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Jul. 'Tis but thy name that is my enemy:
What's in a name? that which we call a rose,
Rom. I take thee at thy word :
Jul. What man art thou that thus bescreen d in night
Rom. By a name
Jul. My ears have yet not drunk a hundred words
Rom. Neither, fair saint, it either thee displease.
Jul. How cam'lt thou hither, tell me, and wherefore? The orchard walls are high, and hard to climb, And the place death, confidering who thou art, If any of my
kinsinen find thee here.
Jul. If they do see thee, they will murder thee.
(5) With, &c.]Which when th' arch felon law,
Due entrance he disdain'd, and in contempt,
Than twenty of their swords ; look thou but sweet,
Jul. I would not for the world they saw thee here.
Ful. By whose direction found'it thou out this place ?
Rom. By love, that first did prompt me to inquire, He lent me counsel, and I lent him eyes: I am no pilot, yet wert thou as far As that vaft fhore, wash'd with the farthest fea, I would adventure for such merchandize.
Juliet. Thou know'st the majk of night is on my face, Elfe would a maiden blush bepaint iny cheek, For that which thou hast heard me speak to-night; Fain would I dwell on form ; fain, fain deny What I have spoke--but farewel compliment : Doft thou love me? I know thou wilt say, ay, And I will take thy word-yet if thou swear'st, Thou mayst prove false; (6) at lover's perjuries They say fove laughs. Oh gentle Romeo, If thou doft love, pronounce it faithfully! Or if thou think I am too quickly won, I'll frown and be perverse, and say thee nay, So thou wilt woo, but else not for the world. In truth, fair Mountague, I am too fond; And therefore thou mayit think my 'haviour light:
(6) At lovers, &c.] This, as Mr. Theobald has obferved, our author probably borrowed either from Ovid or Tibullus.
Jupiter ex alto perjuria ridut amantum.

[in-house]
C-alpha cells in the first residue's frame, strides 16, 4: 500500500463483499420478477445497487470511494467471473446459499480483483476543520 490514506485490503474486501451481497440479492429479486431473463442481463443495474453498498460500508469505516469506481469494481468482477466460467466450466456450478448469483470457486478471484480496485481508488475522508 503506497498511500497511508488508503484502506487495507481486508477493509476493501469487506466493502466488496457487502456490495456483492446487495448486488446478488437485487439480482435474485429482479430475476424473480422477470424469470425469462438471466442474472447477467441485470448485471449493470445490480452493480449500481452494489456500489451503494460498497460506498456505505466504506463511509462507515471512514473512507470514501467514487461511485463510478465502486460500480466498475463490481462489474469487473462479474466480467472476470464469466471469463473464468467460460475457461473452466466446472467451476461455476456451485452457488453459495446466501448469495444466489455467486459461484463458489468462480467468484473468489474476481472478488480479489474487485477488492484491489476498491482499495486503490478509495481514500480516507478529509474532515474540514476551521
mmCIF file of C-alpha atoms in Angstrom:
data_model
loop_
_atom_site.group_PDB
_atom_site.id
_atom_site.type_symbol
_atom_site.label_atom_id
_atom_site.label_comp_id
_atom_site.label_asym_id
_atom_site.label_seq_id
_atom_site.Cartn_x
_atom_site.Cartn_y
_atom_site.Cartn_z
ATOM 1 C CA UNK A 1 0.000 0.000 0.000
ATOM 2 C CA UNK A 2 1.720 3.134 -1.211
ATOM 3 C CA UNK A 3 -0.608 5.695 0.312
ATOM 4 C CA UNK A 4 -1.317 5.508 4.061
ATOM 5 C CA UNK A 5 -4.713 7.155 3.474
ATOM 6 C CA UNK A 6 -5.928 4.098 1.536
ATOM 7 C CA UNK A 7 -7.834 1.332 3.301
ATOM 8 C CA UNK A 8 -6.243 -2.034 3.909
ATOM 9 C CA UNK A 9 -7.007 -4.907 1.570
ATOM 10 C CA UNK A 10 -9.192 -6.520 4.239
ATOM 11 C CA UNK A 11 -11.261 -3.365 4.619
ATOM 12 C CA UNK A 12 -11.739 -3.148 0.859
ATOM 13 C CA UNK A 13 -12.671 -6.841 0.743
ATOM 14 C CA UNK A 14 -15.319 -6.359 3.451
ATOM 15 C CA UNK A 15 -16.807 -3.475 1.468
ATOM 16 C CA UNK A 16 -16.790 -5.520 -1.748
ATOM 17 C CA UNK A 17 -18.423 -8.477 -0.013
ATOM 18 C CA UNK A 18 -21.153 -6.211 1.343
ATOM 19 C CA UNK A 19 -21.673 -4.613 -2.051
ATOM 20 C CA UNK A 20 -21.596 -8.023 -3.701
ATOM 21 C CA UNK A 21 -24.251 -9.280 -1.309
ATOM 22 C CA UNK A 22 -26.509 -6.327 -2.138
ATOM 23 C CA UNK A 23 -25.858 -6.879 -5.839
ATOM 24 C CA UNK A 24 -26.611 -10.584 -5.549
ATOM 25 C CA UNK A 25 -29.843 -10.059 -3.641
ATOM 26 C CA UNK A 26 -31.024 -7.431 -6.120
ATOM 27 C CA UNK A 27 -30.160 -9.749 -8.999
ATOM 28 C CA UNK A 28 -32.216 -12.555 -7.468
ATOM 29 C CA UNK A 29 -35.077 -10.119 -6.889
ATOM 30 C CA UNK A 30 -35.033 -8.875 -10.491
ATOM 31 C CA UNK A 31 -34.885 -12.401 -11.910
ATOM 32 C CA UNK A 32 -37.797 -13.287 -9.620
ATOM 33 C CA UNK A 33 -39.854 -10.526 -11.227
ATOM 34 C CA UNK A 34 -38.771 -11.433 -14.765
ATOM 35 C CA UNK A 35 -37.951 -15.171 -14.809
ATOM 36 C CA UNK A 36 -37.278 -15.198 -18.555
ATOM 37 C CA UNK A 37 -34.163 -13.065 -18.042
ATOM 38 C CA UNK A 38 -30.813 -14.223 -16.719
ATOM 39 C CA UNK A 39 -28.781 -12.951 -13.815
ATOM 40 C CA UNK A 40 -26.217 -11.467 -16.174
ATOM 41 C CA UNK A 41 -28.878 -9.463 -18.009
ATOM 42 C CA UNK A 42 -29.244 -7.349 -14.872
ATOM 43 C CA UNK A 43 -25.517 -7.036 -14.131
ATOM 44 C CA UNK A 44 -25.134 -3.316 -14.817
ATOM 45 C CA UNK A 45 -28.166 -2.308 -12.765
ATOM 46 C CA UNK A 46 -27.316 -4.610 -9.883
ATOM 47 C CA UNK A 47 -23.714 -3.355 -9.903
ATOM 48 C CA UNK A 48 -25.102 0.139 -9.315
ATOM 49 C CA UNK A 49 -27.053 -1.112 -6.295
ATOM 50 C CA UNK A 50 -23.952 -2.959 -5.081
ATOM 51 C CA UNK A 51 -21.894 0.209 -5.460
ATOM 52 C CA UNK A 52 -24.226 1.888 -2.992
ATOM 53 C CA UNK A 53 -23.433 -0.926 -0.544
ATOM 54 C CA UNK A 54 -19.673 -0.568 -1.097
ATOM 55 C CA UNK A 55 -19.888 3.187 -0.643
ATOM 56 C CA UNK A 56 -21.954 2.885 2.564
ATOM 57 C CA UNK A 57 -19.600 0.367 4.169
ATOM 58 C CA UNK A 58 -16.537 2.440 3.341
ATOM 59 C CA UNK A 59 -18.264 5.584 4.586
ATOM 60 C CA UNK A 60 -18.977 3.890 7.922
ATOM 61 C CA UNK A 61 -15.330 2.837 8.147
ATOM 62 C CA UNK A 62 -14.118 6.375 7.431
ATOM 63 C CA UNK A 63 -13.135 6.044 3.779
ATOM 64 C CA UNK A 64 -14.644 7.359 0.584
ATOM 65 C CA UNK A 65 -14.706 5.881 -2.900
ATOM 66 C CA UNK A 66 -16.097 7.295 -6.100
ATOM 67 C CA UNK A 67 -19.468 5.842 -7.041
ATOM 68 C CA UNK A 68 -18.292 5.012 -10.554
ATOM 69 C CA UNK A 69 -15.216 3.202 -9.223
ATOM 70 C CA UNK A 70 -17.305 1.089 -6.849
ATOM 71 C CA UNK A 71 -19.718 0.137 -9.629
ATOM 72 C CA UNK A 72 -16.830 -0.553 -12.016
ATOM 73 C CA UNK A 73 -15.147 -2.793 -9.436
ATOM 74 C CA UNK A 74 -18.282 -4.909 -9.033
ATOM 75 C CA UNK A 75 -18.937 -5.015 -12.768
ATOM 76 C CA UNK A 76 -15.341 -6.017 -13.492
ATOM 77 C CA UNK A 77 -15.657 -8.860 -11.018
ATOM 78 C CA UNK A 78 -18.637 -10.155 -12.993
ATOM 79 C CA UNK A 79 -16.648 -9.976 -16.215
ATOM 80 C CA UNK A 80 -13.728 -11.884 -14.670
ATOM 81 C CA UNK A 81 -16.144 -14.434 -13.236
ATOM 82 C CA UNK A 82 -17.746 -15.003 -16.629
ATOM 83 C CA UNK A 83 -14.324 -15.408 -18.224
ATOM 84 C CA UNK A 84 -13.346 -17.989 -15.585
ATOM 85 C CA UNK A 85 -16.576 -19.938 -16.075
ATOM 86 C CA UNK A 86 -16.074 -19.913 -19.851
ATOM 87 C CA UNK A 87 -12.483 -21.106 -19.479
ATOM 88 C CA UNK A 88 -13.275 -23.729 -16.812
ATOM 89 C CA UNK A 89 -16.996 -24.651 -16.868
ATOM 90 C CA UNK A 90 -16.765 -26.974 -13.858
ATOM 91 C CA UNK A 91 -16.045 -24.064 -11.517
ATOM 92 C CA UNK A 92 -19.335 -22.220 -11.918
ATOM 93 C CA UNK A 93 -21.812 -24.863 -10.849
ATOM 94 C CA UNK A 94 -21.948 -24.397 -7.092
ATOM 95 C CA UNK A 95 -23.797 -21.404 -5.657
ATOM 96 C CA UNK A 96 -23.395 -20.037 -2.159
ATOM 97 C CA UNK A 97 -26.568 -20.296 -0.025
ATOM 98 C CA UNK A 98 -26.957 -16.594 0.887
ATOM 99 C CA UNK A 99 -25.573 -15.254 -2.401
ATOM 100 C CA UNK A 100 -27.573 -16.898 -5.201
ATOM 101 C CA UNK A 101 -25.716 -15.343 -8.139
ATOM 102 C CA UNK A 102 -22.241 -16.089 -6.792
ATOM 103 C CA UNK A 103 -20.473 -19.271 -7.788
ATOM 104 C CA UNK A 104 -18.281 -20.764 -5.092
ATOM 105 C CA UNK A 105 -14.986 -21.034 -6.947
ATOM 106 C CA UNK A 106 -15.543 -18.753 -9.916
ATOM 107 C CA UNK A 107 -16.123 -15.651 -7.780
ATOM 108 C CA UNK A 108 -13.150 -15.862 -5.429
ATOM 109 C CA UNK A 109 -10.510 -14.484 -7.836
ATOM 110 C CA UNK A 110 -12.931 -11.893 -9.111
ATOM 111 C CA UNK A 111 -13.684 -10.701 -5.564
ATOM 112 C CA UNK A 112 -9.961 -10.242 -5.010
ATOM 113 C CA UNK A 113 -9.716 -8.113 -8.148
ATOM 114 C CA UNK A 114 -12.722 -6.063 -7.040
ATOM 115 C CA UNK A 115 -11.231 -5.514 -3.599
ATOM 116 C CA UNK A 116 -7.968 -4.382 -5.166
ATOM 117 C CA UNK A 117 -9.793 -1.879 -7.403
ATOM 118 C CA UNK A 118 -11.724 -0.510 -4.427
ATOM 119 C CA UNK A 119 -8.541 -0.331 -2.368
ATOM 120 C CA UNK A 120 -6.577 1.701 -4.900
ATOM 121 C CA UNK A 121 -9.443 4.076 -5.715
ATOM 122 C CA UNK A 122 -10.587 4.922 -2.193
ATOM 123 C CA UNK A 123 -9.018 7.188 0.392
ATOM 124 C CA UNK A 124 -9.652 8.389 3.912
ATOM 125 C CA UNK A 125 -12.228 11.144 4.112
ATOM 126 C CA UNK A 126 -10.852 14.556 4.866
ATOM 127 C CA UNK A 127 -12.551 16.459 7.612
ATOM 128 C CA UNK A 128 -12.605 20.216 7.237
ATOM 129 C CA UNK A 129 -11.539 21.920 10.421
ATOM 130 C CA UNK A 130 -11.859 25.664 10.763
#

Ovid. de art. ametiko
Tibul. I. 3. C. 70
But trust me, gentleman, I'll prove more true
Rom. Lady, by yonder blessed moon I vow,
Jul. O swear not by the moon, th'inconstant moon,
Rom. What shall I swear by?
Jul. Do not swear at all.
Rom. If my true heart's love
thee mine before thou didst request it :
(7) See Midsummer Night's Dream, p. 209,
My bounty is as boundless as the sea,
(Nurse calls within. Anon, good nurse-Sweet Mountague, be true : Stay but a little, I will come again.
[Exit. Rom. O blefied, blessed night. I am afraid All this is but a dream I hear and see; Too flattering sweet to be substantial.
Re-enter Juliet above.
Jul. Three words, dear Romeo, and good-night in.
[Within: Madam. I come anon--but if thou mean'ít nor well, I do beseech thee- [Within : Madam.] By and by I
To cease thy suit, and leave me to my grief.
foul. 7ul. A thousand times good-night.
[Exit. Rom. A thousand times the worse to want thy light.
Enter Juliet again.
Jul. Hist! Romeo, hist! O for a falkner's voice,
Rom. It is my love that calls upon my name,
Jul. Romeo !
Jul. At what o'clock to-morrow
Rom. By the hour of nine.
Jul. I will not fail, 'tis twenty years till then, I have forgot why I did call thee back.
Rom. Let me stand here till thou reinember'it.
Jul. I shall forget to have thee itill stand there, Rememb'ring how I love thy company.
Rom. And I'll still stay to have thee still forzet, Forgetting any other hoine but this.
Jul. 'Tis almost morning I would have thee gone, And yet no further than a wanton's bird,
That lets it hop a little from her hand, Like a poor prisoner in its twisted gyves, And with a silk thread plucks it back again, So loving jealous of his liberty.
Rom. I would I were thy bird.
Jul. Sweet, fo would I; Yet I should kill thee with much cherishing. Good-night, good-night. Parting is fuch sweet forrow, That I thall say good-night till it be morrow.
SCENE V. Love's Heralds.
Love's heralds should be thoughts,